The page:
Bryn Mawr Classical Review 2003.01.21
ALSO SEEN: C. D. N. Costa, Greek Fictional Letters: A Selection with Introduction, Translation, and Commentary. Oxford: Oxford University Press, 2002. Pp. 216. ISBN 0-19-924546-0. $27.50 (pb).
Reviewed by Lee T. Pearcy, The Episcopal Academy (email@example.com)
Although letters seem a natural, easy, light genre, they bring to the foreground fundamental literary facts: speaker and addressee, presence and absence, immediacy and distance. They invite play, and in the Greco-Roman world their invitation was often answered. Who would not want to know what it was like to be a courtesan married to a philosopher, or what Socrates wrote to Xenophon as he set off to fight for Cyrus? In this charming, unpretentious collection, C. D. N. Costa has gathered examples of two kinds of fictitious epistle, the so-called comic epistles with entirely imaginary writers and addressees, and "philosophical" epistles alleged to be by historical figures like Themistocles or Hippocrates.
In the first category Costa includes five letters from Aelian's Ἐπιστολαὶ ἀγροικικαί, 21 of Alciphron's letters from fishermen, farmers, parasites, and courtesans, eight of Philostratus's trivial epistles, and three from the little-known collection by Aristaenetus (perhaps c. A.D. 500). In this group the influence of New Comedy appears everywhere, and their centerpiece is the well-known, touching exchange between Menander and Glycera (Alciphron 4.18 and 19).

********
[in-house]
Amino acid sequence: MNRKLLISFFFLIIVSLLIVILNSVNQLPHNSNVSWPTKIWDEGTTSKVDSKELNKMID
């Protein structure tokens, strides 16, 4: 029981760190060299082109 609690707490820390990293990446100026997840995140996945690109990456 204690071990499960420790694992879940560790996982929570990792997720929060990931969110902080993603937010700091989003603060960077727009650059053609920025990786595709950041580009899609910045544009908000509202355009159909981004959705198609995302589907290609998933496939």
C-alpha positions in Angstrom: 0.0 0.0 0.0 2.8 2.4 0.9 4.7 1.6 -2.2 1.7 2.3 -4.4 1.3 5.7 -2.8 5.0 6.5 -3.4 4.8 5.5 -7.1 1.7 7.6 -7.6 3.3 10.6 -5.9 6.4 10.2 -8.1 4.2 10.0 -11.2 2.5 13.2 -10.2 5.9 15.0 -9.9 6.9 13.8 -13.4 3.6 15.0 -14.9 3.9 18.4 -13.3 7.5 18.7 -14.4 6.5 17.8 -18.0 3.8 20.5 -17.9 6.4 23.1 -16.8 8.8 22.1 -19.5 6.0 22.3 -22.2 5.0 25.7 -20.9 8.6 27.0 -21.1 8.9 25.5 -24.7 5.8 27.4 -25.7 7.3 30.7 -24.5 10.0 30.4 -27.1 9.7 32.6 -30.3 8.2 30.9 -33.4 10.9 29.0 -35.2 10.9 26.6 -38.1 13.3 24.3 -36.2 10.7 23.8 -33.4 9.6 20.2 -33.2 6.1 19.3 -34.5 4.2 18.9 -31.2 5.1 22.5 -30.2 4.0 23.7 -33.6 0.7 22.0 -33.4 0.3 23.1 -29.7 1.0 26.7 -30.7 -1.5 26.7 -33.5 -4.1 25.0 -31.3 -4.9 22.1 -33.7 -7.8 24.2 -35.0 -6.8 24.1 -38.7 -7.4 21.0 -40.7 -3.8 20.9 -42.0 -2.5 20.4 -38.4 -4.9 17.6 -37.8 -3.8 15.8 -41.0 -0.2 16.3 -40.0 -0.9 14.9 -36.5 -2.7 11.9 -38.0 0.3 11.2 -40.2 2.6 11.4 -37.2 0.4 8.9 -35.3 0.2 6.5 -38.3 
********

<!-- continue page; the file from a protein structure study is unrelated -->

Costa's second group, the philosophical letters, includes epistles allegedly by Anacharsis, Diogenes and Crates the Cynics, Socrates and his disciple Aeschines, and Hippocrates (the pseudo-Hippocratic letters giving an account of Hippocrates' visit to Democritus on Abdera), in addition to letters supposedly by Themistocles, Euripides, and the tyrannicide Chion of Heraclea. Some of these are well-known. Others less familiar will do what their authors intended by suggesting different perspectives on well-known persons and events. Aeschines' letter to Xanthippe, for example, presents an alternative to the traditional picture of Socrates' shrewish wife, and one of Chion's letters purports to give us an account of the events described in Anabasis 7 from a Byzantine point of view.
Costa reprints the texts of standard editions and reproduces their apparatus only when the text is uncertain. His brief commentary, which offers basic historical and grammatical information, and the serviceable facing translation suggest the audience for this book. Undergraduates, secondary students, and perhaps their teachers, can find in this collection a mirror reflecting the world of Pliny's letters, Menander's comedies, Roman elegy, and the Greek Anthology.